land use policy can be a powerful tool for accelerating development in Kenya. Such policy can unlock immense value. It can also structure Kenyans choices on how they deploy their labor, where they send their children to school, the hospitals they attend, among other choices. The fact that as a country our land use remains singularly haphazard should be a seen as a deliberate wastage of public resources. In other words, the government should not stop at demolishing buildings. The next logical step should be to streamline the construction industry, from the permitting authorities, to private architectural and construction firms, to the licensing of brick layers. Your opinion is valuable. Take this quick survey to help us improve the website and content All this should be part of a coherent process to standardise building codes across the country. Such standardisation will allow not only for easy regulation, but will also open up markets for land and buildings. Ease of valuation will allow for deeper financialisation of the construction industry. Beyond standardising the regulations, zoning standards, and building codes, the government should also consider building proper storm drains. The fact of the matter is that Nairobi will only get denser over time. Eventually, we will not be able to afford large tracts of land for runoff drainage. Here, too, zoning and regulation can help us achieve the desired results. Proper mapping of human settlement in our urban areas would facilitate the construction of the needed drainage systems. And the government need not bear all the cost of such construction projects. The private sector as well as the individuals served with such drainage systems can be incentivized to pay for them.

National Construction Authority (NCA) and the National Environment Management Authority (NEMA) say they will now focus more on educating Kenyans on the ‘necessary legal requirements’ for developers to avoid demolitions.The two government institutions observe that with some 4,000 buildings targeted for demolition in Kenya, there is urgent need for construction professionals to review the correct legal approval process as a means of safeguarding future projects and avoid losses occasioned by demolitions.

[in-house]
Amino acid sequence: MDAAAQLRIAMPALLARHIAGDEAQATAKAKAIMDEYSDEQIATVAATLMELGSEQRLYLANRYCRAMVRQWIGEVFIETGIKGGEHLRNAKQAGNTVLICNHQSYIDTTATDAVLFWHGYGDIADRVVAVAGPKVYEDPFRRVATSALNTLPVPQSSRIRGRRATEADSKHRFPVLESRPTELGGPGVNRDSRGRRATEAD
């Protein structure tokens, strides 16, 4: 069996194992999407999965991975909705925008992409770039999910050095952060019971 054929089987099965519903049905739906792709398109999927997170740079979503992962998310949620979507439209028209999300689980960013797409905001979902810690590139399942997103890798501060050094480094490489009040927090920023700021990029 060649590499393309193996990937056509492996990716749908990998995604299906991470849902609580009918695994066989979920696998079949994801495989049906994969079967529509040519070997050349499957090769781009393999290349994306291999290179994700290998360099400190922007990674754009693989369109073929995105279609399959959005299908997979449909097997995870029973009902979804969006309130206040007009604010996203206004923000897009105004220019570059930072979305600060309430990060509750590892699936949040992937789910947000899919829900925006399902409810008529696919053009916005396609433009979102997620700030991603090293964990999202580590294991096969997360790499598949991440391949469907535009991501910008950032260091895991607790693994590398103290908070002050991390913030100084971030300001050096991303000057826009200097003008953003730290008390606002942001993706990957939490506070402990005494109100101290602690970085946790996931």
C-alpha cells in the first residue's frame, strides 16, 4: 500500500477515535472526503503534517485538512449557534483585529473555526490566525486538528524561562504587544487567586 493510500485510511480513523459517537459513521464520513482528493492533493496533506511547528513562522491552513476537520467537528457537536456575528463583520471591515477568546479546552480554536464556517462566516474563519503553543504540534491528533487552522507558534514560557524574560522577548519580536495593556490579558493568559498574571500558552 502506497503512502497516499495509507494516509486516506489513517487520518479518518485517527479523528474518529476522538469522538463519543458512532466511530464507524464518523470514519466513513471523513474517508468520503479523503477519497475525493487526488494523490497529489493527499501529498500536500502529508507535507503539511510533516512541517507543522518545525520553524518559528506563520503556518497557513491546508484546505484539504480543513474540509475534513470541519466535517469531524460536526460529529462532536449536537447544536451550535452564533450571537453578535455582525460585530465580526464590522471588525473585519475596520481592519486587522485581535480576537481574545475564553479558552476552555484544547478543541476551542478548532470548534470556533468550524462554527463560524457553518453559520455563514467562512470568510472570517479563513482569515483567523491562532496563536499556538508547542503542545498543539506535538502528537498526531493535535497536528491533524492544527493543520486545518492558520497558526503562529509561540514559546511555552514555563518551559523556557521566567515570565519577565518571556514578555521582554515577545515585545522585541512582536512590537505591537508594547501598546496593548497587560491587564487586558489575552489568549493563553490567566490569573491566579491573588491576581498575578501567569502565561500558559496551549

According Steve Ogolla, an advocate of High Court, all demolition must have written notice given to inhabitants of area to be affected in advance. The notice should have and allow sufficient time for occupants to vacate. “Sufficient time depends on the property value in the area and, or urgency of the new development being initiated. Timeframe could be two weeks, one month, three months or even one year but with a reminder a few days to eviction,” Ogolla explained. However, said Ogolla, both parties involved must agree on the terms and conditions of the written notice in terms of compensation, re-allocation and or payment whichever both parties consider comfortable. For compensation, it is always advisable for developers to seek the help of registered valuers who would rate the property in accordance with the existing market rates, and have a valuation report ready after receiving the demolition notice. While property owners can seek legal redress, the law does not require the State or its agencies to engage the public in the decision to acquire land. It only does so to establish who is eligible for compensation and for Environmental Impact Assessment (EIA) purposes. Ogolla clarified that wrecking crew are not supposed to destroy occupants’ properties in any way. Compensation depends on property and land value in the current market rate and sometimes disturbance allowance. “So compensation is to all victims regardless of structures being legal or illegally erected. This is according to Constitution 2010, Article 40 (4) Provision may be made for compensation to be paid to occupants in good faith of land acquired under clause (3) who may not hold title to the land,” Ogolla stipulated. “However, (6) the rights under this Article do not extend to any property that has been found to have been unlawfully acquired,” he noted. The Constitution of Kenya in Chapter Four on the Bill of Rights and other provisions have a direct impact on right to housing in general and particularly on evictions. Article 10 on national values and principles of governance include among others commitment to human dignity and human rights including non-discrimination and protection of the marginalized. Ogolla quoted Kenyan Laws on eviction procedures as in the Land Laws Amendment Act 2016 which spells out mandatory procedures to be followed during evictions. “Evictions must, therefore, be carried out in a manner that respects dignity, right to life and security of those being evicted. Special groups who are vulnerable such as women, children, the elderly and persons with disabilities must have effective special measures to protect them,” Ogolla stressed. Measures must be put in place to ensure that there is no arbitrary loss of property or possession left behind involuntarily developed. Again there should be minimum use of force. “The Land Laws Amendment Act 2016 provides that those who are carrying out the evictions or demolitions to be properly identified,” Ogolla stated. Formal authorisation for the eviction must be presented before anything takes place.” Government officials or their representatives must be present during an eviction of groups of people. Mechanisms to protect destruction of property and possessions left behind involuntarily developed. In the event of an eviction from unregistered community land, the County Executive Committee member responsible for land matters shall notify affected persons. This needs to be done by notice in gazette with national circulation, radio announcement in local language or community radio, and all these done at least three months before the eviction. As per the Constitution of Kenya Article 62, land is public when at the effective date it was unalienated government land as defined by an Act of Parliament. In other words, it is land lawfully held, used or occupied by any state organ, except any such land that is occupied by the state organ as lessee under a private lease. Public land can also be transferred to the State by the way of sale, or land in respect of which no heir can be identified by any legal process. Other public land are government forests other than those that apply to Article 63(2) (d) (i) applies, game reserves, water catchment areas, national parks, government animal sanctuaries and specially protected areas such as rivers and lakes among other water bodies that are defined by an Act of Parliament. Another common question asked by most people is, how should property that is left behind after an eviction be handled. Whether on public land, unregistered or registered land, this has to be defined seven days from the date of eviction. This is done by a competent officer in case of public or unregistered community land, and the land owners in case of registered community or private land shall remove or by public auction any unclaimed property left behind after an eviction. Article 40 of the Constitution stipulates that (1) Subject to Article 65, every person has the right, either individually or in association with others, to acquire and own property (a) of any description; and (b) in any part of Kenya. Further, Parliament shall not enact a law that permits the State or any person, (a) to arbitrarily deprive a person of property of any description or any interest in, or right over, any property of any description; or (b) to limit, or in any way restrict the enjoyment of any right under this Article on the basis of any of the grounds specified or contemplated in Article 27 (4).